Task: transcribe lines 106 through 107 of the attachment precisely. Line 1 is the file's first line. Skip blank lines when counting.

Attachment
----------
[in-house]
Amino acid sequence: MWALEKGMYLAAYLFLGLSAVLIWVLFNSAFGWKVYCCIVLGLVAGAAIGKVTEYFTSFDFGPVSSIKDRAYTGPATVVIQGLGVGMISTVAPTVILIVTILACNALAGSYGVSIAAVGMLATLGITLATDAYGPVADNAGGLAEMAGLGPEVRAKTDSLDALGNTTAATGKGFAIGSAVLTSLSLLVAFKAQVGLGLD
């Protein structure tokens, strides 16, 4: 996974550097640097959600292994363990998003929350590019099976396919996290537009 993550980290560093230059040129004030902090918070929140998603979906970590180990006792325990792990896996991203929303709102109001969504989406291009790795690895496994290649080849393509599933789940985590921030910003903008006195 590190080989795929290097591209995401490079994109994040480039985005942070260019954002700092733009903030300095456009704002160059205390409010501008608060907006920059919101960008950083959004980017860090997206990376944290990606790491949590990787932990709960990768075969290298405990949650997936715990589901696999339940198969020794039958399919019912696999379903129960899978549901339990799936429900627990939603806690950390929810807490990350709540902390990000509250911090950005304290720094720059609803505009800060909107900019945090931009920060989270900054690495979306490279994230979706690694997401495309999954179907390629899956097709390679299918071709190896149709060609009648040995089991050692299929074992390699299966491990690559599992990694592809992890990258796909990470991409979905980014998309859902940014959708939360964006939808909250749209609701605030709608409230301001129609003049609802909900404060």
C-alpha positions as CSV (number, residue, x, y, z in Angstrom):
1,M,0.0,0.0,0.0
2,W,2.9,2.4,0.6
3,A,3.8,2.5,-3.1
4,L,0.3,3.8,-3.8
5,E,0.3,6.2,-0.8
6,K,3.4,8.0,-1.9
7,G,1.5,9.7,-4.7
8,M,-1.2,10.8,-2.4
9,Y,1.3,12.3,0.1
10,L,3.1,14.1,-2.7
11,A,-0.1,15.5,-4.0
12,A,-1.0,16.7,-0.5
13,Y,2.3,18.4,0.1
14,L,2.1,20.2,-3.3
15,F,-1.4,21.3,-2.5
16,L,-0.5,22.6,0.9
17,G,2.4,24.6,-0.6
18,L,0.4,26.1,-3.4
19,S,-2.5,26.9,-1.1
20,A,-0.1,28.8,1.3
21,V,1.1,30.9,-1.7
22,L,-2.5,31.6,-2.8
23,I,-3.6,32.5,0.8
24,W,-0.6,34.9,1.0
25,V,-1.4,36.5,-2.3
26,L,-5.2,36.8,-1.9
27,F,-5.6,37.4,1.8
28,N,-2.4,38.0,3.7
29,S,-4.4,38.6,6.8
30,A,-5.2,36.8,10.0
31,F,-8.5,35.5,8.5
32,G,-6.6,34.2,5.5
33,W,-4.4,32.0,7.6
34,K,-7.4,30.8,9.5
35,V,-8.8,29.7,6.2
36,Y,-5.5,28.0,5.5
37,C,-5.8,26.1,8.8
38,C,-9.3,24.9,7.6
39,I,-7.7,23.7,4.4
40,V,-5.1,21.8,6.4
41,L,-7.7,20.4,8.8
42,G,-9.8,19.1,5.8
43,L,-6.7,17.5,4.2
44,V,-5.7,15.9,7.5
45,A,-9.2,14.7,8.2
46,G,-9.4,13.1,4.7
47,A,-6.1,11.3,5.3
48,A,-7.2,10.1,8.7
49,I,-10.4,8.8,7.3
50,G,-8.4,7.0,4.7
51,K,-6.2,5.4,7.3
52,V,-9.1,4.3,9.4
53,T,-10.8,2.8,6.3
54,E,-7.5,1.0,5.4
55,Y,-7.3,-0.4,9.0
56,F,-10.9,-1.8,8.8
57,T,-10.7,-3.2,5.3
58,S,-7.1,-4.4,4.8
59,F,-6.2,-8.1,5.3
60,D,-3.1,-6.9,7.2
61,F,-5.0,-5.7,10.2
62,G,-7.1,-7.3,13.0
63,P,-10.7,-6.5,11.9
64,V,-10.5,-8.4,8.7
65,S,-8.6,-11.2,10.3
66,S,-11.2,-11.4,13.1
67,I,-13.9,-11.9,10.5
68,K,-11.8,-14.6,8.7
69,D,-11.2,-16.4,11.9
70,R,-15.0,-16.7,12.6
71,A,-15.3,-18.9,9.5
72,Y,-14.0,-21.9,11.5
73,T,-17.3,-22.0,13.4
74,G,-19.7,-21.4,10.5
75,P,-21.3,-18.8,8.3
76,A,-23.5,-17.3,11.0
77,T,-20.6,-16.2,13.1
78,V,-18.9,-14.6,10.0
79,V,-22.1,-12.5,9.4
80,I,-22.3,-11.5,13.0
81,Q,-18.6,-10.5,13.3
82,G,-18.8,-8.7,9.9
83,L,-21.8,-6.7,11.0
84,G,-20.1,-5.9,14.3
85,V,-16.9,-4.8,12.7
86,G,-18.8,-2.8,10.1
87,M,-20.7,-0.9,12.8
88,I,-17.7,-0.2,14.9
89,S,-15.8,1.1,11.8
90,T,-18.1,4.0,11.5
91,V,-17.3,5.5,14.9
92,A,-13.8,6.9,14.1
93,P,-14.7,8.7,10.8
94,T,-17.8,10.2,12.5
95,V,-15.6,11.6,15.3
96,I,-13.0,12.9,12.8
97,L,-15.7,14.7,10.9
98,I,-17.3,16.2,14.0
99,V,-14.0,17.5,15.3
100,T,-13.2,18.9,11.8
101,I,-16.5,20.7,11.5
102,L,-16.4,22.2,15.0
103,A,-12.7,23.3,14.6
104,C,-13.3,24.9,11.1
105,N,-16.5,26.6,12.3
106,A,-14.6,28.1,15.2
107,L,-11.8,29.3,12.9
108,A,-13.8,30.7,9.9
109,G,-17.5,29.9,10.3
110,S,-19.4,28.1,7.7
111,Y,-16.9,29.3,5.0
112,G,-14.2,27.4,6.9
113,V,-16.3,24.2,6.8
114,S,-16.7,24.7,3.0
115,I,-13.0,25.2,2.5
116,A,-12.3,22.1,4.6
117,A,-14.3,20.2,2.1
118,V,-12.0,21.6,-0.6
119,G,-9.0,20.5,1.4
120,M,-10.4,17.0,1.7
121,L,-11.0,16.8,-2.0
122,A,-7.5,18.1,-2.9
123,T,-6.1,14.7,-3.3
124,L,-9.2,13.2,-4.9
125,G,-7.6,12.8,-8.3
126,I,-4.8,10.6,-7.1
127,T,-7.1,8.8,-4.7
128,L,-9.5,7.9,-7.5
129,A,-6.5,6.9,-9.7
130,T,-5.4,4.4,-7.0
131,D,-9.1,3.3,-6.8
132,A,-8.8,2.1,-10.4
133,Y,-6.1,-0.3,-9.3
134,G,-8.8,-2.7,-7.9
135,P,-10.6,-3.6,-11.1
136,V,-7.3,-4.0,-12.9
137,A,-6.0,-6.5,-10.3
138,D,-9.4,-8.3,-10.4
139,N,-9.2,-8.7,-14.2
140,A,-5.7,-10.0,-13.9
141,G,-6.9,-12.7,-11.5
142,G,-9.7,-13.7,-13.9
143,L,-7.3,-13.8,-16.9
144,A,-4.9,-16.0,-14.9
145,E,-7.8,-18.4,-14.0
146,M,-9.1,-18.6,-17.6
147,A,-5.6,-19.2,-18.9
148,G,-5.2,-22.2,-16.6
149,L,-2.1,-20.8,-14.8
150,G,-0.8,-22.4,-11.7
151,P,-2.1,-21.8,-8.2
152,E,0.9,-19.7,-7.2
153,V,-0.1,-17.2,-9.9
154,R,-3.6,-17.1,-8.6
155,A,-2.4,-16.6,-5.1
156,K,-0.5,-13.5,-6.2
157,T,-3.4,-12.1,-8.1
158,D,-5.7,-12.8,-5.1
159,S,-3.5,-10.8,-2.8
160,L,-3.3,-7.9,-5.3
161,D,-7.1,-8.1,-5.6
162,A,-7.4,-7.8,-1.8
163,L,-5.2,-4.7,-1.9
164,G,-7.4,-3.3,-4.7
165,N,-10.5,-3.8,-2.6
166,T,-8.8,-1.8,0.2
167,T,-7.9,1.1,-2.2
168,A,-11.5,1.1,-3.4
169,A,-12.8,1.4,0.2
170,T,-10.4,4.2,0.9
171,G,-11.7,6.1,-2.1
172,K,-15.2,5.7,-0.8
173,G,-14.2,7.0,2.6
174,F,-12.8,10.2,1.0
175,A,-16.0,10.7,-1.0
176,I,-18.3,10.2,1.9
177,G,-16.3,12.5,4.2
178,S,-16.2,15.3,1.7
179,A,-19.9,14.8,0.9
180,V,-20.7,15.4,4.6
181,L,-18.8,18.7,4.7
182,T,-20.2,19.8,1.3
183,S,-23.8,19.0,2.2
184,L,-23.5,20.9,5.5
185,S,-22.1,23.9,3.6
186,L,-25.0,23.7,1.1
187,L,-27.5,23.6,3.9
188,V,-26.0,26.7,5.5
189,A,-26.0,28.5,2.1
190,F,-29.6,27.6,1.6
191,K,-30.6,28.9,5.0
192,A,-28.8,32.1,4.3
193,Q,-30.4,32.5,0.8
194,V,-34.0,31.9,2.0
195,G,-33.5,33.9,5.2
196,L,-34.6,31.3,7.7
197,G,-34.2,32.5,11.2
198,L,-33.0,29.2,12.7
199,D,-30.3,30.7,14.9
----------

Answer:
102,L,-16.4,22.2,15.0
103,A,-12.7,23.3,14.6